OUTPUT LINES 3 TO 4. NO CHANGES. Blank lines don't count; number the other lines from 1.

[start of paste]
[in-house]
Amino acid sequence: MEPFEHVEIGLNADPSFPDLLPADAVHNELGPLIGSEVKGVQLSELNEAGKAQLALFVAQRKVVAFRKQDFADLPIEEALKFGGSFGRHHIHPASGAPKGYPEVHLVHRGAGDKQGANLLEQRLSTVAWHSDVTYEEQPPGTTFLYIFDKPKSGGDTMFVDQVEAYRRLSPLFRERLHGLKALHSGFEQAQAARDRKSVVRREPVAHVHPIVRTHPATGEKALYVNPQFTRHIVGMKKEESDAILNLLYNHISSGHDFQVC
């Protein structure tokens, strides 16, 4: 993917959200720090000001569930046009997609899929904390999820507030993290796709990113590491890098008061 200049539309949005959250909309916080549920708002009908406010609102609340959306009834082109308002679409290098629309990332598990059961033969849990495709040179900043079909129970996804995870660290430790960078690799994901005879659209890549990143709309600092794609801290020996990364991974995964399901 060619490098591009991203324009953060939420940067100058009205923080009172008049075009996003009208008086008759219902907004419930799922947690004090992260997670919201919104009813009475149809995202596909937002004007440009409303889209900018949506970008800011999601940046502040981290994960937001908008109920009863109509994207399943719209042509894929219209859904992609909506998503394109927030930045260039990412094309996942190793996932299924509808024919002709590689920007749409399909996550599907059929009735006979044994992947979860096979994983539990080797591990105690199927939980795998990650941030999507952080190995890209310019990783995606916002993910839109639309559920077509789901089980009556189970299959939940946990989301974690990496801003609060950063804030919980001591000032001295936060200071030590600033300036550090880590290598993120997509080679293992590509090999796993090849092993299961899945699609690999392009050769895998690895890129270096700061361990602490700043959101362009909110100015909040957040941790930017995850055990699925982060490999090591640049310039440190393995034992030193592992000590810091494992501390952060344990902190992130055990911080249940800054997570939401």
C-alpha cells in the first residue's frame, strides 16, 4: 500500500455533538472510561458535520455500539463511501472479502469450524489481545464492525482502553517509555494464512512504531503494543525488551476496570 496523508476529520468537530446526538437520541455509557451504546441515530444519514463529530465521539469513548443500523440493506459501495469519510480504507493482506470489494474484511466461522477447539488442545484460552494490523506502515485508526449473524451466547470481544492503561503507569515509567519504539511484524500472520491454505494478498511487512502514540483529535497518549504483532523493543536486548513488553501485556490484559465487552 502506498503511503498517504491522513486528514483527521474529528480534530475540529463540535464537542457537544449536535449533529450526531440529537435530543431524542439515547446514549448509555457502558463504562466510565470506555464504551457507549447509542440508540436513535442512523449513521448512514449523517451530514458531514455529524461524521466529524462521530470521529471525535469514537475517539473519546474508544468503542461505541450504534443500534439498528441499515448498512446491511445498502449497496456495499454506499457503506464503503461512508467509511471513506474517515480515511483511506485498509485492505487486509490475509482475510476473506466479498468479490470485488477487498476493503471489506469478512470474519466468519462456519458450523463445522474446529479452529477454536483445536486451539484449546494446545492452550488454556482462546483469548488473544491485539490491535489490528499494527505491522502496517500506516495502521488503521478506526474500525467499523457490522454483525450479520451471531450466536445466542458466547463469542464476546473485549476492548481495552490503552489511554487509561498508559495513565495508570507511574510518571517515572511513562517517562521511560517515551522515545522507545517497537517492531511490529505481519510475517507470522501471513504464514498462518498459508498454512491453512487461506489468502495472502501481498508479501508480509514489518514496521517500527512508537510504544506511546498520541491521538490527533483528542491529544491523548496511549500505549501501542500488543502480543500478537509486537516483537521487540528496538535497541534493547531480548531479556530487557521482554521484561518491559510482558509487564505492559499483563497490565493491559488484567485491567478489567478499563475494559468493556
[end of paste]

């Protein structure tokens, strides 16, 4: 993917959200720090000001569930046009997609899929904390999820507030993290796709990113590491890098008061 200049539309949005959250909309916080549920708002009908406010609102609340959306009834082109308002679409290098629309990332598990059961033969849990495709040179900043079909129970996804995870660290430790960078690799994901005879659209890549990143709309600092794609801290020996990364991974995964399901 060619490098591009991203324009953060939420940067100058009205923080009172008049075009996003009208008086008759219902907004419930799922947690004090992260997670919201919104009813009475149809995202596909937002004007440009409303889209900018949506970008800011999601940046502040981290994960937001908008109920009863109509994207399943719209042509894929219209859904992609909506998503394109927030930045260039990412094309996942190793996932299924509808024919002709590689920007749409399909996550599907059929009735006979044994992947979860096979994983539990080797591990105690199927939980795998990650941030999507952080190995890209310019990783995606916002993910839109639309559920077509789901089980009556189970299959939940946990989301974690990496801003609060950063804030919980001591000032001295936060200071030590600033300036550090880590290598993120997509080679293992590509090999796993090849092993299961899945699609690999392009050769895998690895890129270096700061361990602490700043959101362009909110100015909040957040941790930017995850055990699925982060490999090591640049310039440190393995034992030193592992000590810091494992501390952060344990902190992130055990911080249940800054997570939401």
C-alpha cells in the first residue's frame, strides 16, 4: 500500500455533538472510561458535520455500539463511501472479502469450524489481545464492525482502553517509555494464512512504531503494543525488551476496570 496523508476529520468537530446526538437520541455509557451504546441515530444519514463529530465521539469513548443500523440493506459501495469519510480504507493482506470489494474484511466461522477447539488442545484460552494490523506502515485508526449473524451466547470481544492503561503507569515509567519504539511484524500472520491454505494478498511487512502514540483529535497518549504483532523493543536486548513488553501485556490484559465487552 502506498503511503498517504491522513486528514483527521474529528480534530475540529463540535464537542457537544449536535449533529450526531440529537435530543431524542439515547446514549448509555457502558463504562466510565470506555464504551457507549447509542440508540436513535442512523449513521448512514449523517451530514458531514455529524461524521466529524462521530470521529471525535469514537475517539473519546474508544468503542461505541450504534443500534439498528441499515448498512446491511445498502449497496456495499454506499457503506464503503461512508467509511471513506474517515480515511483511506485498509485492505487486509490475509482475510476473506466479498468479490470485488477487498476493503471489506469478512470474519466468519462456519458450523463445522474446529479452529477454536483445536486451539484449546494446545492452550488454556482462546483469548488473544491485539490491535489490528499494527505491522502496517500506516495502521488503521478506526474500525467499523457490522454483525450479520451471531450466536445466542458466547463469542464476546473485549476492548481495552490503552489511554487509561498508559495513565495508570507511574510518571517515572511513562517517562521511560517515551522515545522507545517497537517492531511490529505481519510475517507470522501471513504464514498462518498459508498454512491453512487461506489468502495472502501481498508479501508480509514489518514496521517500527512508537510504544506511546498520541491521538490527533483528542491529544491523548496511549500505549501501542500488543502480543500478537509486537516483537521487540528496538535497541534493547531480548531479556530487557521482554521484561518491559510482558509487564505492559499483563497490565493491559488484567485491567478489567478499563475494559468493556